Electric SUP: a stand-up paddleboard with a built-in motor | Photo: Sipaboards

The watersports industry is giving birth to all sorts of toys and gadgets, and the electric mobility revolution provided everything from personal submarines to underwater jetpacks.

But one invention caught our eye and made us wonder - is this a joke or a stroke of genius?

Lo and behold: the stand-up paddleboarding (SUP) segment is being popularized with the electric stand-up paddleboard or e-SUP.

And to be sure, this is a serious piece of SUP gear.

First, here's a bit of context.

The electric stand-up paddleboard isn't a substitute for the manually propelled classic SUP but an upgrade, much like an e-bike is to the original bicycle.

This is how the EU-based manufacturer SipaBoards describes the invention.

Die-hard paddlers might scoff, but there actually are several points where the board proves its worth.

Motorized paddleboards: the inflatable SUP with a battery-powered jet motor can help you stay out of rough waters and strong currents | Photo: SipaBoards

Common Hazards

Here's a common situation that any paddler who has been out there will understand.

You're going out on a morning paddle, pushing it over the bay and around the cove. It's close to a perfect day, and you're confidently paddling on.

You feel the shins burning a bit, your core is crunching it, and you're powering on.

After an hour and a few miles, the sun is higher, and you're on your turn, ready to cruise back.

Waves start curling over the bay, and the salty sweat proves that you're doing the work. The wind is picking up, and the tide is rolling out.

Your point of return starts to shift and evade you, and your legs are feeling the strain.

Next thing you know, the current is pulling you out, the waves are knee-high, and you're battling an offshore wind that has turned.

What can follow is either an exhausting finish or a rescue mission.

And as stand-up paddling is quickly becoming one of the most popular sports, it's also causing a growing number of rescues.

About 90 percent are due to changing conditions and a lack of route planning.

Tragically, even a sport as chill as paddleboarding often ends up in the worst scenarios.

What SipaBoards are betting on is a little electric motor integrated into the board that can be used as a paddle assist once the weather sours.

e-SUP: the electric engine is located on the bottom side of the stand-up paddleboard | Photo: SipaBoards

Safer, Useful, and Not Cheap

With an integrated motor, the ride on these boards is not obstructed in any way.

There's a hole in the center of the board holding the battery-powered jet motor, which creates zero drag when the engine is off.

But with a flick of a switch - or better said, a push of a button on your oar - the drive transforms the ride and propels the board to up to seven kilometers per hour.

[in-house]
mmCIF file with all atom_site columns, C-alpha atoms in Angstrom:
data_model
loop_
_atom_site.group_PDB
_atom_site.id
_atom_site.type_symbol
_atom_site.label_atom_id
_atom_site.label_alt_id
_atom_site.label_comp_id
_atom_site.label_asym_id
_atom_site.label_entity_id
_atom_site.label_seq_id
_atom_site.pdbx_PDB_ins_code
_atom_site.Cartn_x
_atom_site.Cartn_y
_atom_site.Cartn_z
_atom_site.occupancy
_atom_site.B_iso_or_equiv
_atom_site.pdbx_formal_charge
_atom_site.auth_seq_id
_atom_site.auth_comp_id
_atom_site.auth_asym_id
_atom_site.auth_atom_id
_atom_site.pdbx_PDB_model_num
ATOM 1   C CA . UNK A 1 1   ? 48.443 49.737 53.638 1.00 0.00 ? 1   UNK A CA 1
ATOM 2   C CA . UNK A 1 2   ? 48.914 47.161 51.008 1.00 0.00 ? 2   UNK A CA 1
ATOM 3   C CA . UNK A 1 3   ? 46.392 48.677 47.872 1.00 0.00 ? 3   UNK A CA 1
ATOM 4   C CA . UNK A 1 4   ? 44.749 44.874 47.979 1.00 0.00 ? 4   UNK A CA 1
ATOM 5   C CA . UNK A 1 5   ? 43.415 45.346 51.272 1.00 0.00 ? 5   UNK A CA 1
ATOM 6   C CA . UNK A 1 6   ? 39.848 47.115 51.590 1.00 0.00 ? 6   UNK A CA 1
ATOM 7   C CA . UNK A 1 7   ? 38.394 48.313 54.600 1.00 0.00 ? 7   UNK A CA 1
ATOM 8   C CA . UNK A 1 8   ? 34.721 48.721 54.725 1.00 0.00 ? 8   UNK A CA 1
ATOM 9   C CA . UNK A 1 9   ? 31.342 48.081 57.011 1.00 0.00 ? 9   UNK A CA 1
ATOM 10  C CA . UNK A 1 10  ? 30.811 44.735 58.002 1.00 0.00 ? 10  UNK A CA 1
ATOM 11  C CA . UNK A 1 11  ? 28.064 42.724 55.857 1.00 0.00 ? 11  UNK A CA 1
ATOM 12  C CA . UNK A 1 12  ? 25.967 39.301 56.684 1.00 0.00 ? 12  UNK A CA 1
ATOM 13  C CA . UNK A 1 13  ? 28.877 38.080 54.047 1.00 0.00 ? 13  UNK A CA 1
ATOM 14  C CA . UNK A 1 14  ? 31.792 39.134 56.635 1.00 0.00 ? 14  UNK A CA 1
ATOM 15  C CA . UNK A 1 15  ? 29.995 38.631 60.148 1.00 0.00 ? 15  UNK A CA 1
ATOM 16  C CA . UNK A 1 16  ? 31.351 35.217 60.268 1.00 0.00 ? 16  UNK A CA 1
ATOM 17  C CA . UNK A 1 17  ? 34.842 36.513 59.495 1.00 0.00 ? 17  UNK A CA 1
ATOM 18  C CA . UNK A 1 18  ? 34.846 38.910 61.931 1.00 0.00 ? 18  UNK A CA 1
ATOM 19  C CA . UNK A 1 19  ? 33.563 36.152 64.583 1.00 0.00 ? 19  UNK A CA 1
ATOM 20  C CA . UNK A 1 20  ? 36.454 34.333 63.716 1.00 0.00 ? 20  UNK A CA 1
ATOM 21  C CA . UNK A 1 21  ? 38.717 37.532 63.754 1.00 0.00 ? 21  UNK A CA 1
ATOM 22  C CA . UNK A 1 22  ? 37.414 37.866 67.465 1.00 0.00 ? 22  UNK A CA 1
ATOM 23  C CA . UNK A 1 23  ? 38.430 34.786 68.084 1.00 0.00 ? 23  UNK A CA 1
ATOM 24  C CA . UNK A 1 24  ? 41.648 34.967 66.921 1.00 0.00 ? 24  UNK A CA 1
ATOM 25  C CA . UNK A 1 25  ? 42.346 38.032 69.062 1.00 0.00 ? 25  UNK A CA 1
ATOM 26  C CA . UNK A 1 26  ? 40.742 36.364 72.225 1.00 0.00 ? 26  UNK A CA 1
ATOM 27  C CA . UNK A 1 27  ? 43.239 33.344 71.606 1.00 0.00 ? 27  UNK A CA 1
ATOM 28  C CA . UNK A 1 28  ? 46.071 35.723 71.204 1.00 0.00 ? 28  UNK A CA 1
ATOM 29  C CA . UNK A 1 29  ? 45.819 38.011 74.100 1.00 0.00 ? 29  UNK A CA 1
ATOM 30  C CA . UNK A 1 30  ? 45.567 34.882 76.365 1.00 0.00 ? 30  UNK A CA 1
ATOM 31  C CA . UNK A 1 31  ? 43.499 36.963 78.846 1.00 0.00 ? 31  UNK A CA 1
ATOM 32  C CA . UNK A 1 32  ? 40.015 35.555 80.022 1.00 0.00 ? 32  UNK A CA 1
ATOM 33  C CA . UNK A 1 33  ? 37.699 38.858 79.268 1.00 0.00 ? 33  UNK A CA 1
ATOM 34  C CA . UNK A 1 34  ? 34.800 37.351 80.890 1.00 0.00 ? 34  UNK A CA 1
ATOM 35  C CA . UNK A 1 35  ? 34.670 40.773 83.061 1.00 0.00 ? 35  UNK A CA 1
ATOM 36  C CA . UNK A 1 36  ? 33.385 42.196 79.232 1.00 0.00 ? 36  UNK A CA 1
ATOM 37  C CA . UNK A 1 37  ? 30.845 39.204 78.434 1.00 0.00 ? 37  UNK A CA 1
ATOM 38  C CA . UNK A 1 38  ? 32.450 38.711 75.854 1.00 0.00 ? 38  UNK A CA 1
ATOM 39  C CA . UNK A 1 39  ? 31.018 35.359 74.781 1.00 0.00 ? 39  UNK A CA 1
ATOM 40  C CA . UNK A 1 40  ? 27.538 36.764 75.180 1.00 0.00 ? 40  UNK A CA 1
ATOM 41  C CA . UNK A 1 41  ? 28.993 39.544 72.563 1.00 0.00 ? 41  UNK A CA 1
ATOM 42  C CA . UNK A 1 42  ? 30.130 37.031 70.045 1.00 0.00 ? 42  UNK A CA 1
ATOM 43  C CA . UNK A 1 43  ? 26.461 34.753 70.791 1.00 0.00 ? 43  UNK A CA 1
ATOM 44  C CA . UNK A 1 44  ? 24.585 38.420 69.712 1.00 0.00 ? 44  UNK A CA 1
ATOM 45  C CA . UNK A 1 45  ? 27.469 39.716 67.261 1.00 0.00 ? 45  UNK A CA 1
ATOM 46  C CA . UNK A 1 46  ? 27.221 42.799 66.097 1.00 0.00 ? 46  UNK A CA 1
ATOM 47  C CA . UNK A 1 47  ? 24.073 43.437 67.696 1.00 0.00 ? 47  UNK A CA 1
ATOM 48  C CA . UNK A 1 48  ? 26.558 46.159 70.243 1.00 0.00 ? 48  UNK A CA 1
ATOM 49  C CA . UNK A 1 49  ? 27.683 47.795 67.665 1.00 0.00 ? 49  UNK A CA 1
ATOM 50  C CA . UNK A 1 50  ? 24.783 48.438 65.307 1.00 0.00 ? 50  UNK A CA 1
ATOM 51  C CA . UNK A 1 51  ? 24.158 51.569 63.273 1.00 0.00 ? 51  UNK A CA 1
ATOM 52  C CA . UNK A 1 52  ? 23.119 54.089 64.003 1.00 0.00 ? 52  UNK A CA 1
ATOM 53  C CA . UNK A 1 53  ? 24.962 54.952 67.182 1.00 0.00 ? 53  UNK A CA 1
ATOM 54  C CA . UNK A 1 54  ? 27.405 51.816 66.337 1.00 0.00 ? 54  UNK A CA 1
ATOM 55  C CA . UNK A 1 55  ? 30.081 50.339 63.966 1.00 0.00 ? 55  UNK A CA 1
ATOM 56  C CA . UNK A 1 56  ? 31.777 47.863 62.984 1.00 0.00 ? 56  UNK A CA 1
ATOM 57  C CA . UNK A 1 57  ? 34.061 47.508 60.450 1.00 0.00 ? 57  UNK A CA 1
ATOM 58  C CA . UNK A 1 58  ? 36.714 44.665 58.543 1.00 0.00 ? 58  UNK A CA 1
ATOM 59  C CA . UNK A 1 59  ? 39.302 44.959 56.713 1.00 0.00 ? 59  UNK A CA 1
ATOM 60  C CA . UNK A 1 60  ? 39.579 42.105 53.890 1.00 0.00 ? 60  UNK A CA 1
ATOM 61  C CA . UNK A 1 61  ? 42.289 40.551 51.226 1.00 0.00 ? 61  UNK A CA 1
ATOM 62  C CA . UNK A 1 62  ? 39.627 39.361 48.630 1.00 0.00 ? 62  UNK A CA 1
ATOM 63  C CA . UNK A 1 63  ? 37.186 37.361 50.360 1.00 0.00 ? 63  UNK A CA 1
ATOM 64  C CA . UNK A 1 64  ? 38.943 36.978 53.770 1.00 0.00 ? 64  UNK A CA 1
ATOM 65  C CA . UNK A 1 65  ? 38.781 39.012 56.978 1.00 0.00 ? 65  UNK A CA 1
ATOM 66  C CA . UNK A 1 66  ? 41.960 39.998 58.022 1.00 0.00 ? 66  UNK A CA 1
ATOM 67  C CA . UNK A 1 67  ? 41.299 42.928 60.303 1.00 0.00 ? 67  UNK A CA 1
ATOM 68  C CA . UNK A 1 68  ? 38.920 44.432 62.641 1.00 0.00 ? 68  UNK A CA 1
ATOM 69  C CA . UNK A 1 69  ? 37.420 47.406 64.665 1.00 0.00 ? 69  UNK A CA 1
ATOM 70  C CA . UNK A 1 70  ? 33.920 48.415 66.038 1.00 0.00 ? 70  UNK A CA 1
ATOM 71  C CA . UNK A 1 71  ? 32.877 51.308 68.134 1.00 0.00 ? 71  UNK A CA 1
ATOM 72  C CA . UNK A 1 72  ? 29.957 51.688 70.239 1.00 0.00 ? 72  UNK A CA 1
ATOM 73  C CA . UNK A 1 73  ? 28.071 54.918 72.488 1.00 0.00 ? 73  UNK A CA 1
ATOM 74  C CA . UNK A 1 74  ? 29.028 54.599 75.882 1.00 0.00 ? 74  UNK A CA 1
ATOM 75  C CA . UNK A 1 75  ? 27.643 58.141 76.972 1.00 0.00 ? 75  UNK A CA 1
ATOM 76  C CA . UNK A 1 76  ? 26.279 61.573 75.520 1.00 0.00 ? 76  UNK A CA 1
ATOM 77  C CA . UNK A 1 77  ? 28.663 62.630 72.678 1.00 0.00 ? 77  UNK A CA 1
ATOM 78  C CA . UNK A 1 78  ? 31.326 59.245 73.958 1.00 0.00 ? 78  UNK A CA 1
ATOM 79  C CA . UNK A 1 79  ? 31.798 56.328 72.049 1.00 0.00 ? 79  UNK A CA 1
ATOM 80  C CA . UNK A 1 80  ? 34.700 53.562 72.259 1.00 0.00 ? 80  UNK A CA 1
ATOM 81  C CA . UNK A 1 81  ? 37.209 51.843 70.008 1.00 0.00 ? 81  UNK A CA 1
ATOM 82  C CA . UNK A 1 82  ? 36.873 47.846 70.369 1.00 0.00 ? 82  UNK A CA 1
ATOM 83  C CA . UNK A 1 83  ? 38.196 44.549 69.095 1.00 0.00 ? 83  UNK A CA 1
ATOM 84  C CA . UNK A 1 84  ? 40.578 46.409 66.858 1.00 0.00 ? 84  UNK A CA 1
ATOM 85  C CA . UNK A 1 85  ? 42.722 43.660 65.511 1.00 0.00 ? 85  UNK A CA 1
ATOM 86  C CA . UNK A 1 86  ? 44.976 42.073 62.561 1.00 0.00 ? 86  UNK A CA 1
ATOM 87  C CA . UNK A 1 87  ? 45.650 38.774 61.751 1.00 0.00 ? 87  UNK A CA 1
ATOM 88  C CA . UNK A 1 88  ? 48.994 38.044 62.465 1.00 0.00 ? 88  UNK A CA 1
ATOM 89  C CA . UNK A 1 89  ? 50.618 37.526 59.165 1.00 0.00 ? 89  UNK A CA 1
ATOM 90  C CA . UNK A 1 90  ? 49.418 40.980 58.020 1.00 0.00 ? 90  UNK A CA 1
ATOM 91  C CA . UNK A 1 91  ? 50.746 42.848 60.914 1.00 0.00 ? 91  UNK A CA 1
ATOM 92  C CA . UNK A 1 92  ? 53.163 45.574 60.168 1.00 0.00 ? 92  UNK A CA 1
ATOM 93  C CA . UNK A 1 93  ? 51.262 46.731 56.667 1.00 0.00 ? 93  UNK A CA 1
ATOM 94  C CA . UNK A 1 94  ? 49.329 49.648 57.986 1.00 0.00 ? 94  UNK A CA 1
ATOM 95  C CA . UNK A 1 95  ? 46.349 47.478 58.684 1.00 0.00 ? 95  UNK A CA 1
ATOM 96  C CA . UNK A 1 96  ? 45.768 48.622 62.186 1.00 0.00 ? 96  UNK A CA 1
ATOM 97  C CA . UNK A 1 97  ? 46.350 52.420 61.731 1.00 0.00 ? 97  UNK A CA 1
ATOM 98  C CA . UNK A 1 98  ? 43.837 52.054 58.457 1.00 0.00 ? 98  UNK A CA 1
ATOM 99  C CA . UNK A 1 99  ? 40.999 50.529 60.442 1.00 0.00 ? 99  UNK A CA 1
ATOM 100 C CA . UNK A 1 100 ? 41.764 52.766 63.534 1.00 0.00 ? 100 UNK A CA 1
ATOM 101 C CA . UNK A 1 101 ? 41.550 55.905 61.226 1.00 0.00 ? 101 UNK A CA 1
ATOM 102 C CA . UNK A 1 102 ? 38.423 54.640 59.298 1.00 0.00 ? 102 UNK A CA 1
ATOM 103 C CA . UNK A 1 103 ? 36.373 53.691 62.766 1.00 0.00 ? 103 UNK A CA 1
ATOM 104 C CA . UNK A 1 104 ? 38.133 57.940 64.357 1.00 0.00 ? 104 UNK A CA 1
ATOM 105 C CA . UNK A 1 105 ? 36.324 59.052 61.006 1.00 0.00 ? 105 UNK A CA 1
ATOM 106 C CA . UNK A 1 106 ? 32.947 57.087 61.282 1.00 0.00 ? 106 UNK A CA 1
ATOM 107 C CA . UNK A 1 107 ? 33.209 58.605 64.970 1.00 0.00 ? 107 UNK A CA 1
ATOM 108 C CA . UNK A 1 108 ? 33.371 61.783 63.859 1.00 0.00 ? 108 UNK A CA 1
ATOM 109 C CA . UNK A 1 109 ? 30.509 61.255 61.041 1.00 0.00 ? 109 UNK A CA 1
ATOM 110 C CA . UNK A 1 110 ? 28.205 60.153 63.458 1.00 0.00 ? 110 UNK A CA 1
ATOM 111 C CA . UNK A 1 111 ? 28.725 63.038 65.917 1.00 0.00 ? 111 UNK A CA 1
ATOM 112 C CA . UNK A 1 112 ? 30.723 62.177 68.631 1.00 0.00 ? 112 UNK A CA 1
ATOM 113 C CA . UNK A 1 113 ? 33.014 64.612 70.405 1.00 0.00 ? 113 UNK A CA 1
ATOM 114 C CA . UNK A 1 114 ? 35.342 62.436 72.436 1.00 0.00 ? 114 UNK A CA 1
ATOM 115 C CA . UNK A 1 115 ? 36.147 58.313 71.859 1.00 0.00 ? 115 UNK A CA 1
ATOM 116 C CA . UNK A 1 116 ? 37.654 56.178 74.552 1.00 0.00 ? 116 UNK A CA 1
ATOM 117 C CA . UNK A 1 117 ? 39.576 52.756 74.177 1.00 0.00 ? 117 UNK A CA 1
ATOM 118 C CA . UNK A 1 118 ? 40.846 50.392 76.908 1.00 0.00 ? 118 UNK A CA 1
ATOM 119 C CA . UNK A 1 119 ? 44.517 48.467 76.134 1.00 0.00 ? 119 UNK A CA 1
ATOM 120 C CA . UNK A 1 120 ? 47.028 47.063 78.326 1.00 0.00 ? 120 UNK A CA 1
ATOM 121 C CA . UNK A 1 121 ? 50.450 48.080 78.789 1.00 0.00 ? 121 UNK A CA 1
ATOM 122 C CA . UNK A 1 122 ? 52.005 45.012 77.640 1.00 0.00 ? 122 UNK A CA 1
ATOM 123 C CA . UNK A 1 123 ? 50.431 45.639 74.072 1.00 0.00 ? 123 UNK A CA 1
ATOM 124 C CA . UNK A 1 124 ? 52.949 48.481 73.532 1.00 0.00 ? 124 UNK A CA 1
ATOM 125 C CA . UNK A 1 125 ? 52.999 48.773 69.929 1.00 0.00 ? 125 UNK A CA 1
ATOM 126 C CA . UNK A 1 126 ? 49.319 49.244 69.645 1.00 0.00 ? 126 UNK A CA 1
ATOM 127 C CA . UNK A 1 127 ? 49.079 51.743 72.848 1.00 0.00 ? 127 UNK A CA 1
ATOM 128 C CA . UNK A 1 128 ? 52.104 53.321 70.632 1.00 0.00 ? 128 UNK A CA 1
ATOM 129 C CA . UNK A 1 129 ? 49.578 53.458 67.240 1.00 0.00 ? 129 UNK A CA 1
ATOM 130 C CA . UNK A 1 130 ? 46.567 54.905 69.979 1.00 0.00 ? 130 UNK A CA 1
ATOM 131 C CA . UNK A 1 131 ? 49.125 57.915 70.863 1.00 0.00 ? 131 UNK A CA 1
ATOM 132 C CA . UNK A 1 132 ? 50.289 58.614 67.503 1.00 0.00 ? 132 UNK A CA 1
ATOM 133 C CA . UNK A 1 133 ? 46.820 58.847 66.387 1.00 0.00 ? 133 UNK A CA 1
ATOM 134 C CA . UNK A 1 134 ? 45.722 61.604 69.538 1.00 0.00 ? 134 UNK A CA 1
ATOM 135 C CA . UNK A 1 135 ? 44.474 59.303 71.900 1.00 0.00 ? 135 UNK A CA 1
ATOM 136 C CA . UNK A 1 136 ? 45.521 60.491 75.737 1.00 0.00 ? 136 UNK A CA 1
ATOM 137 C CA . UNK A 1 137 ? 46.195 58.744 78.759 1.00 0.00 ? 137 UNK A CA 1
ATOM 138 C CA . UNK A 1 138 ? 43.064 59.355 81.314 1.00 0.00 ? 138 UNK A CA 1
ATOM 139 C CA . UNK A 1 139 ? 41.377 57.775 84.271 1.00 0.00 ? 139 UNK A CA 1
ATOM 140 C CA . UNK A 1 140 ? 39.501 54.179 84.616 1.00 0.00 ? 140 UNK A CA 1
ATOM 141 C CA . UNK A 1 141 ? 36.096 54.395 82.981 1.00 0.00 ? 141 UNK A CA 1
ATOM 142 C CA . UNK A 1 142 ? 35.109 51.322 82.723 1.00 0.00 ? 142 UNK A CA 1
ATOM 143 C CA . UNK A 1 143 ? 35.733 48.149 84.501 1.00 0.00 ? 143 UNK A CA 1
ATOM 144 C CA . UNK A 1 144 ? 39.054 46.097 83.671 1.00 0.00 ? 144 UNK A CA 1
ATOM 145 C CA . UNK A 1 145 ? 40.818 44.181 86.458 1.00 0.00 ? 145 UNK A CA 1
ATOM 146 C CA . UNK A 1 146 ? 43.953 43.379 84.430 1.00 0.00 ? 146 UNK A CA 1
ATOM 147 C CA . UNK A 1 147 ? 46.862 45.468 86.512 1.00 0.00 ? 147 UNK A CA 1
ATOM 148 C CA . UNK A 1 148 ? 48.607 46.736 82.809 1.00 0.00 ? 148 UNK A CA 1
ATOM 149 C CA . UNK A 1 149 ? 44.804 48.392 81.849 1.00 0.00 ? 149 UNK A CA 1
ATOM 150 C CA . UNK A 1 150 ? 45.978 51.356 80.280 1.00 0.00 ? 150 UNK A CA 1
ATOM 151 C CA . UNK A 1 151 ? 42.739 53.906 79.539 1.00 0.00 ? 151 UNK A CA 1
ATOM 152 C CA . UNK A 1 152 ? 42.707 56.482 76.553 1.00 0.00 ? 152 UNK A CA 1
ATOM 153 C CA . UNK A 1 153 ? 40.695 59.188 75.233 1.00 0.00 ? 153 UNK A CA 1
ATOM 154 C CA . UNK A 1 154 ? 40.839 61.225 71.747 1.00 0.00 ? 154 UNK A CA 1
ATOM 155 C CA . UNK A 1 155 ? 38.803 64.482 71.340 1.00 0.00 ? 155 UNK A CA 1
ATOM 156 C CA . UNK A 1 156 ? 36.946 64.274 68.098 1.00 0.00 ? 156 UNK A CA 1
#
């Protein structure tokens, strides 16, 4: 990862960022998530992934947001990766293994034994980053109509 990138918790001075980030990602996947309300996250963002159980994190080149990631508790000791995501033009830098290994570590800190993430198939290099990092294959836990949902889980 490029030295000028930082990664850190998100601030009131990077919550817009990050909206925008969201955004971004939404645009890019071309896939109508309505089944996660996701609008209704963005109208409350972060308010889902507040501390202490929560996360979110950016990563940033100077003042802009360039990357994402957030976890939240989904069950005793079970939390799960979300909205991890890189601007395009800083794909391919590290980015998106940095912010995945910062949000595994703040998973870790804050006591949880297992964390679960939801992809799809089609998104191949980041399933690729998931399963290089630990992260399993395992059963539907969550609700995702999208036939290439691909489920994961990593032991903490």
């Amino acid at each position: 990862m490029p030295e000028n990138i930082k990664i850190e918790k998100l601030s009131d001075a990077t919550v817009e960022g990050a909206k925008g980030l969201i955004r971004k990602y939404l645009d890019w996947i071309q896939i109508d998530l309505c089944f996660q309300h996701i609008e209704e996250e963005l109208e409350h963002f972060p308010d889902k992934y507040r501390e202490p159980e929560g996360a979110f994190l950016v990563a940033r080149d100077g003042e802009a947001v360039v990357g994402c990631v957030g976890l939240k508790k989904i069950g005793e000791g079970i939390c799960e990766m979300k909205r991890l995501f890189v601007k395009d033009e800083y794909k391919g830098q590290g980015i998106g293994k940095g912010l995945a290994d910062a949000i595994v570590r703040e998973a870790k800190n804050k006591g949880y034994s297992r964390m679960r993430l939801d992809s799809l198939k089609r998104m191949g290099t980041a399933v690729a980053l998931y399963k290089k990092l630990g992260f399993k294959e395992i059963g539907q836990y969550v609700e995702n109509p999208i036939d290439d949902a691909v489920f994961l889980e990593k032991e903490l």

It's not much, but if you're eager to go for speed, you will easily double that and cruise faster than on any other inflatable SUP.

The range of these boards differs from the motor's output, and you'll be able to use the engine from one to three hours of operation on three different speed settings.

The central position holds the course and avoids any zig-zagging, which was a common pain to the fin-mounted motor alternative.

In addition to safety, it helps newbies pick up SUPing at an accelerated pace. So there's more speed, a longer range, a safer experience, and a shorter learning curve.

But utility-wise, there's more.

The motor operates as a compressor that will inflate the board in minutes, and it has an integrated LED lights system that illuminates the sea floor and offers the possibility of a night ride.

The boards are remote-controlled via Bluetooth and come with a free iOS app that helps with settings, operations, and ride tracking.

The motor is powered by a 144Wh battery, built into a watertight, heavy-duty polycarbonate case with a high-efficiency jet-shaft drive.

The boards, coming in several models, will hold their own against any premium brand out there and are now, in their mature generations, around 40 percent lighter than the original model.

The brand has cleverly steered off the double chamber technology and opted for MSL heat-bonded cores, making the boards stiff and light.

All the benefits are, however, packed into a high-ticket price, starting at $1,990.

SipaBoards owner and founder Sebastjan Sitar reasons that while the price is high compared to entry-model classic SUPs, they've received nothing but praise from their buyers so far.

The e-Bike of Watersports

The industry is picking up e-SUPs just as it started with eBikes years ago, and this just might be the next best thing in stand-up paddleboarding.

However, it's not for everyone.

While the price point will be the first point of reflection (and deflection for many), those opting for an upgrade will need to consider more angles when opting for these.

As we've seen the industry exploding over the last years and more and more people flocking to stand-up paddling, electric boards are only one of the novelties on the market, with foil boards and hybrids taking a quicker growing pace within niche segments.

So what's the verdict? Is there a need for an electric motorized SUP in the stand-up paddling world?

Probably there is. The market is still growing fast and will need to differentiate once it hits maturity.

Will the die-hard purist paddlers love it? Probably not. But families, newbies, the elderly, and other enthusiasts will.

If you consider a board developed to keep you safe, help you learn, and offer an experience a classic board falls short of, there's a growing amount of pros against some apparent cons.

Words by Miha Rausl | Manager at SipaBoards.com

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